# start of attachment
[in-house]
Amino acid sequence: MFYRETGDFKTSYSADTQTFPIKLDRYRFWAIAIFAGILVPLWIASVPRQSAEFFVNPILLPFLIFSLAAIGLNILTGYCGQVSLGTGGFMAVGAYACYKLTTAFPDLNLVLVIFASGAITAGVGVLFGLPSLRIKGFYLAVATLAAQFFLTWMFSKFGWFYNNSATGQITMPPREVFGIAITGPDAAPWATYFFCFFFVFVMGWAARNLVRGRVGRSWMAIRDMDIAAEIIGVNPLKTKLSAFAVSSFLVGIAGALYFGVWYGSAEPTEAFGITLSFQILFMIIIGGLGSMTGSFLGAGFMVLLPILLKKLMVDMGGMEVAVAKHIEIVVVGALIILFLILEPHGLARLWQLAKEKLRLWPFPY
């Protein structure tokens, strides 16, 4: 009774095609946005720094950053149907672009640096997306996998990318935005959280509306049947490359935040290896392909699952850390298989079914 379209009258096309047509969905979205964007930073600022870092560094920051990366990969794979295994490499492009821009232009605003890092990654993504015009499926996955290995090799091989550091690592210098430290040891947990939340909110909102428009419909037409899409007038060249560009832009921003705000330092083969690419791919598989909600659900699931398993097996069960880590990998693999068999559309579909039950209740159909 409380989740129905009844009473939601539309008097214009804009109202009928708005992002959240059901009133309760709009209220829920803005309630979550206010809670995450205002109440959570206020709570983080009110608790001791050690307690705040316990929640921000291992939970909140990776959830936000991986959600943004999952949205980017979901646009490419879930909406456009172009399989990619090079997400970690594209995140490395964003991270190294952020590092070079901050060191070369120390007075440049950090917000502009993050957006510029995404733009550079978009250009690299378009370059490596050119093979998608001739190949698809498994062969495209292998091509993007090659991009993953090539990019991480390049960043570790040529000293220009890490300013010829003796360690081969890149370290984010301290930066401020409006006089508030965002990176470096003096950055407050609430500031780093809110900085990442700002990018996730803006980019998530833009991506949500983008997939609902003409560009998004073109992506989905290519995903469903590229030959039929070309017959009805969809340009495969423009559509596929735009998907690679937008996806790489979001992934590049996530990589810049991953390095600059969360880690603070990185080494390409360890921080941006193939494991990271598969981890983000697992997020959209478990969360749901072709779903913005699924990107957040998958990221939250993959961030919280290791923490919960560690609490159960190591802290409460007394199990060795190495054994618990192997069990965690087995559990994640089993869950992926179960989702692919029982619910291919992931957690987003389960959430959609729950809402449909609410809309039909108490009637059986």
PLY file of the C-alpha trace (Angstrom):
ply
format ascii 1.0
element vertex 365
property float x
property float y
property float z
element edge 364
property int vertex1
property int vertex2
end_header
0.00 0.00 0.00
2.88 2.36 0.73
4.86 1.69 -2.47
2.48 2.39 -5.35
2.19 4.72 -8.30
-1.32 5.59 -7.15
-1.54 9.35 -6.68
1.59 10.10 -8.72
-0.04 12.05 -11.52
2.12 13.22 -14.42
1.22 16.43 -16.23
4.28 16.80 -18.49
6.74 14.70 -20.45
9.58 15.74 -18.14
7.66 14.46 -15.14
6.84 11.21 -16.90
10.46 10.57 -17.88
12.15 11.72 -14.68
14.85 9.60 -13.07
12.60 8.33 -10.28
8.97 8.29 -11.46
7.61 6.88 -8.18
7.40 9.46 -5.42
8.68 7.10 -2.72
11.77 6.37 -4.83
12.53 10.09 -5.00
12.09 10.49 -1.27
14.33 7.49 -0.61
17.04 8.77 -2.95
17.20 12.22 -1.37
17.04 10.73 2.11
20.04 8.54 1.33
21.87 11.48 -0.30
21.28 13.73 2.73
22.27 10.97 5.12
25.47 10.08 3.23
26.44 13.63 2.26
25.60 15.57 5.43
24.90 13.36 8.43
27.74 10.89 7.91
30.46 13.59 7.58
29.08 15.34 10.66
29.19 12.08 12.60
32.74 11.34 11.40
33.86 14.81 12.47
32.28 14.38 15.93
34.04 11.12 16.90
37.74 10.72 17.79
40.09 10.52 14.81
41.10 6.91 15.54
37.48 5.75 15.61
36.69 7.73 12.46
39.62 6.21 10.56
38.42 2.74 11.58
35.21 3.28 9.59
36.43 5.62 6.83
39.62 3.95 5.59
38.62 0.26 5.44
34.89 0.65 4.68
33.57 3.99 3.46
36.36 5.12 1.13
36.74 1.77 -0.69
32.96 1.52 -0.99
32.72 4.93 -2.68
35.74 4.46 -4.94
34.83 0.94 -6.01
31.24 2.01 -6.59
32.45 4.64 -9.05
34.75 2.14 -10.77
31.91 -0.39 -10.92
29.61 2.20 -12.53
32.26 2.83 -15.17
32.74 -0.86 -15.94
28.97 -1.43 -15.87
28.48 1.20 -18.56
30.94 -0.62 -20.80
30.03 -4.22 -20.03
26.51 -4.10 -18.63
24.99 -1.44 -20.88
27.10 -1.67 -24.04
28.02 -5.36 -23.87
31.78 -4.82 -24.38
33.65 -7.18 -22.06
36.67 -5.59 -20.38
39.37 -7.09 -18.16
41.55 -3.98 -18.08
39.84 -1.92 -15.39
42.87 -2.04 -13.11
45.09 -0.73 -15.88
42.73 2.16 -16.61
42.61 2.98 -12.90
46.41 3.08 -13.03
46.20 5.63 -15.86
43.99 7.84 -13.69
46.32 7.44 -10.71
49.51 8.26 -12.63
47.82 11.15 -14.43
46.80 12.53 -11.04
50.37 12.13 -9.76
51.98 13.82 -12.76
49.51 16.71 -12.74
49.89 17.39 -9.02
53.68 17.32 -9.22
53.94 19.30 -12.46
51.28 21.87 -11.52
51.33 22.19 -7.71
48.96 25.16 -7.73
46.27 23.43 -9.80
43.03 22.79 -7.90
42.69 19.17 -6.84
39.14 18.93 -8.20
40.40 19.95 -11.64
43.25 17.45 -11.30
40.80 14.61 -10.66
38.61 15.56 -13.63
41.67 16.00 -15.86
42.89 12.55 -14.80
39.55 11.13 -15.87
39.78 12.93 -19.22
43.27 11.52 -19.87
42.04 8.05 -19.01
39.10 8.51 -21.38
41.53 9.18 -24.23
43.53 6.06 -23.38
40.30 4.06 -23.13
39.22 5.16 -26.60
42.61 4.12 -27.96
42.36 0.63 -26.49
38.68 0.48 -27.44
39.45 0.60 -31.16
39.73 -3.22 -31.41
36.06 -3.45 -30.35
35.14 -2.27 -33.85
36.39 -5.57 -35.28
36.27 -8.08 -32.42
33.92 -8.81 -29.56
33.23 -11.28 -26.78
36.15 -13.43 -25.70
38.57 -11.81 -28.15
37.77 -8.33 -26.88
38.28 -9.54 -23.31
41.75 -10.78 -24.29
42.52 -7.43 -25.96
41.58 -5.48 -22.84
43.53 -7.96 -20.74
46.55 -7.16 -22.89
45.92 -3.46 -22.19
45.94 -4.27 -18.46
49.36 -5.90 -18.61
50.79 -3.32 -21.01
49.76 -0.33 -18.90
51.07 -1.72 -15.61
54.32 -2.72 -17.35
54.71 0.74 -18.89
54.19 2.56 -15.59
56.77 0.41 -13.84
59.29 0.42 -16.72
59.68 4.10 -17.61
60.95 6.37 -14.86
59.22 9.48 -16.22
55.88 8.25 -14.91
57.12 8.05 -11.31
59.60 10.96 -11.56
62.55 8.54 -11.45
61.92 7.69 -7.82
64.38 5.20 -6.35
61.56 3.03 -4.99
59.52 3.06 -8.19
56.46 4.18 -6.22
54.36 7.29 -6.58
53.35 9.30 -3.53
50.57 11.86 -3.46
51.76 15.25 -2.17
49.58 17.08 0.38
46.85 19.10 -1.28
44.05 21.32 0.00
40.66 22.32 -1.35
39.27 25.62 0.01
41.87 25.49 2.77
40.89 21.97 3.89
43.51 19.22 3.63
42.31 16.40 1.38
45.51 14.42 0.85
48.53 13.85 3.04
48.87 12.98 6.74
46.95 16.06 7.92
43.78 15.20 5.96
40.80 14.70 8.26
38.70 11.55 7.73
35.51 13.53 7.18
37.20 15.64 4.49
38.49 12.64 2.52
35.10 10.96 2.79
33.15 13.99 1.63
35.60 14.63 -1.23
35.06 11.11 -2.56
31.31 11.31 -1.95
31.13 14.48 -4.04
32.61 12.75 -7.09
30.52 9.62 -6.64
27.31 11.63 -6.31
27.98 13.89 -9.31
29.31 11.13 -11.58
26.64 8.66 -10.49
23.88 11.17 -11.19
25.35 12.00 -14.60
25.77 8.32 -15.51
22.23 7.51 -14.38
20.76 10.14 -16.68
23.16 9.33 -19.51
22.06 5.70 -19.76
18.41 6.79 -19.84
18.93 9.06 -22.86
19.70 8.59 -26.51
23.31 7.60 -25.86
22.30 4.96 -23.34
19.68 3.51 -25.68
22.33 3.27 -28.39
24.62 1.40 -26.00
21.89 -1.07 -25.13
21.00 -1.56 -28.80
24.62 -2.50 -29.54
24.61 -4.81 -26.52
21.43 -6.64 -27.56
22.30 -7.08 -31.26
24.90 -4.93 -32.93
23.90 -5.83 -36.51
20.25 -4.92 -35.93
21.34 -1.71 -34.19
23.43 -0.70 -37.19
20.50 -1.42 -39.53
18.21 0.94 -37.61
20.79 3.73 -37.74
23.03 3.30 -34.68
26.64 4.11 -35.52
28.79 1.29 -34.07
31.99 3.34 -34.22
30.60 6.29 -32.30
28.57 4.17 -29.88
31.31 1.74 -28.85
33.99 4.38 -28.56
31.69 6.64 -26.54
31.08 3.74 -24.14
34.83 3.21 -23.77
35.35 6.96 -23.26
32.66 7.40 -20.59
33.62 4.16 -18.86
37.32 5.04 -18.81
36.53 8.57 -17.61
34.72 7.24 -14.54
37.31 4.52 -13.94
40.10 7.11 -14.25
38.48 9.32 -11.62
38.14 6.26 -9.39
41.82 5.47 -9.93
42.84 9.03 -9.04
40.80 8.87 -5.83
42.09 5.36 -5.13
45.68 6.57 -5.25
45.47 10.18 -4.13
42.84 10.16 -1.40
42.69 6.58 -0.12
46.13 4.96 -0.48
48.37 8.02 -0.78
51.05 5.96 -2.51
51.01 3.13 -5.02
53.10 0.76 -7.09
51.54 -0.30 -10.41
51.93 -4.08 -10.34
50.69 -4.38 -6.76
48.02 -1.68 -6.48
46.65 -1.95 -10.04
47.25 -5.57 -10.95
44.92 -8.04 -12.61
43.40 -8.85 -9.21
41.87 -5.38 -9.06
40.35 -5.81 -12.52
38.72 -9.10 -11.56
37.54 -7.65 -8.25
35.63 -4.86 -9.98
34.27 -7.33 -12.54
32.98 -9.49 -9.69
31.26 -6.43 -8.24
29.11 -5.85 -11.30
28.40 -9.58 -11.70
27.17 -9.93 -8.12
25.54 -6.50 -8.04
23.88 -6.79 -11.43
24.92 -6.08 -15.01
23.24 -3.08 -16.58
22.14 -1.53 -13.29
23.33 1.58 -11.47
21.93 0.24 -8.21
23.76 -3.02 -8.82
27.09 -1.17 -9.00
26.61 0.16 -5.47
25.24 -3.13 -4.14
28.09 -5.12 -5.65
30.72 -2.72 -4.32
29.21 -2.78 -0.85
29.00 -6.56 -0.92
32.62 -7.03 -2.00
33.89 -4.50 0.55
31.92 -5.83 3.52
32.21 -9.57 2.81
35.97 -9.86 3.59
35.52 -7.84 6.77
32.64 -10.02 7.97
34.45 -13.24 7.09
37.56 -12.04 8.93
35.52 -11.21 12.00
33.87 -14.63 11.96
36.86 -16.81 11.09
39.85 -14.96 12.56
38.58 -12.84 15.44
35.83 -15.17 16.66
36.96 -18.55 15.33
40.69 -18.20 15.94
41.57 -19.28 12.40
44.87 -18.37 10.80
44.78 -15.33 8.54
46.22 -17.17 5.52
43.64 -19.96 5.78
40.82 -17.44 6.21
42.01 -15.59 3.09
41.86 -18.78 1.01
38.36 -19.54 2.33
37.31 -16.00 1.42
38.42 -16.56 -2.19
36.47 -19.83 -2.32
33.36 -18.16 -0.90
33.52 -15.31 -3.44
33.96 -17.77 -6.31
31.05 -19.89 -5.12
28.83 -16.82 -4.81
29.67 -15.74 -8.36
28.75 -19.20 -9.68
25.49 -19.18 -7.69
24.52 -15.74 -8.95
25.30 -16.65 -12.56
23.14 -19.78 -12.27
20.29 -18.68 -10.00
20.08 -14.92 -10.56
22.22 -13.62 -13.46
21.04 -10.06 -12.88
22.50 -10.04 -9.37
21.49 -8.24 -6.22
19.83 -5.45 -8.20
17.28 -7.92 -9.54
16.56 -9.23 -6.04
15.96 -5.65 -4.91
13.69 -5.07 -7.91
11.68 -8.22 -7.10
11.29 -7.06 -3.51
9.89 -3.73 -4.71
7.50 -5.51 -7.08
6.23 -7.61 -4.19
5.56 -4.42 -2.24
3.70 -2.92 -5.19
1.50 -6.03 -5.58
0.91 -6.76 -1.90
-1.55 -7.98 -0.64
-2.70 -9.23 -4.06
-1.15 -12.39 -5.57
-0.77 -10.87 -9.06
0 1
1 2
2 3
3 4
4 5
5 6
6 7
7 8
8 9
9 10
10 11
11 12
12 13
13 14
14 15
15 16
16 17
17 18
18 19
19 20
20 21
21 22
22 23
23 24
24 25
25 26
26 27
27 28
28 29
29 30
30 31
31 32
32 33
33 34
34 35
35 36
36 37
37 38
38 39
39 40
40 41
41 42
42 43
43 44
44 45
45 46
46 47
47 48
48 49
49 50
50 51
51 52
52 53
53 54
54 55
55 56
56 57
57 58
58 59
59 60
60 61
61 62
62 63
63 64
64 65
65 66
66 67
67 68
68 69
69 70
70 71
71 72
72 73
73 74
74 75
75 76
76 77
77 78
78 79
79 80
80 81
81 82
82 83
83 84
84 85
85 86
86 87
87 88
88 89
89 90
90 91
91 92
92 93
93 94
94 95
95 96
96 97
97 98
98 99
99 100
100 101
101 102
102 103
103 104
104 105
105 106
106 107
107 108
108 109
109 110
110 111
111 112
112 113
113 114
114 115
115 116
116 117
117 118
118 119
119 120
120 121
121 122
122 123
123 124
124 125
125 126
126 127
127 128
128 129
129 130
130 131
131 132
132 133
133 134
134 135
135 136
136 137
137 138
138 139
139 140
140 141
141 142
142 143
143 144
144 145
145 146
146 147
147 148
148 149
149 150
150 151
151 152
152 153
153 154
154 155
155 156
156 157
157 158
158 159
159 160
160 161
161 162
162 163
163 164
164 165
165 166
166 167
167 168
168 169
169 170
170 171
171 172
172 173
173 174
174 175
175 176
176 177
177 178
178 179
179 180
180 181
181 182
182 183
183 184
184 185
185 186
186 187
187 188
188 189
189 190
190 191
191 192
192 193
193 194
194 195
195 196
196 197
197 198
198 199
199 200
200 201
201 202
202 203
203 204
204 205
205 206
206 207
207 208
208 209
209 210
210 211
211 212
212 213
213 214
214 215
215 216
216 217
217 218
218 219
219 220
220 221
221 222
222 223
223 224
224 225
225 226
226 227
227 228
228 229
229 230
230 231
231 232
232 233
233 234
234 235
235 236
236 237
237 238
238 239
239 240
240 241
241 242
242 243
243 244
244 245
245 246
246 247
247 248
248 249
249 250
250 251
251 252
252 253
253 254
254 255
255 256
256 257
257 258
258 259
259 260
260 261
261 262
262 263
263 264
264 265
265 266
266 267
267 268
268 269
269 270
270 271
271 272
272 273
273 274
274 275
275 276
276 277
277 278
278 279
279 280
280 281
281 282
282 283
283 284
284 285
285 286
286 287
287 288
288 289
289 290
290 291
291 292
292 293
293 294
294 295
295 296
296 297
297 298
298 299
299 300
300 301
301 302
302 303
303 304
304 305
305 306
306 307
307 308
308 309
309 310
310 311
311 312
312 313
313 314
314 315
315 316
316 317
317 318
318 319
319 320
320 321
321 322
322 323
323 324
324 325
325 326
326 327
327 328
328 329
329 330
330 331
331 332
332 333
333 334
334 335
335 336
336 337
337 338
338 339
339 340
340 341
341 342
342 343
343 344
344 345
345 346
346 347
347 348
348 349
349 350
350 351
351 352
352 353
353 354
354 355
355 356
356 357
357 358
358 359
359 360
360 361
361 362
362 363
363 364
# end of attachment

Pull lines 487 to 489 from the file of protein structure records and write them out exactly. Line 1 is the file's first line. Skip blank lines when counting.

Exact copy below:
107 108
108 109
109 110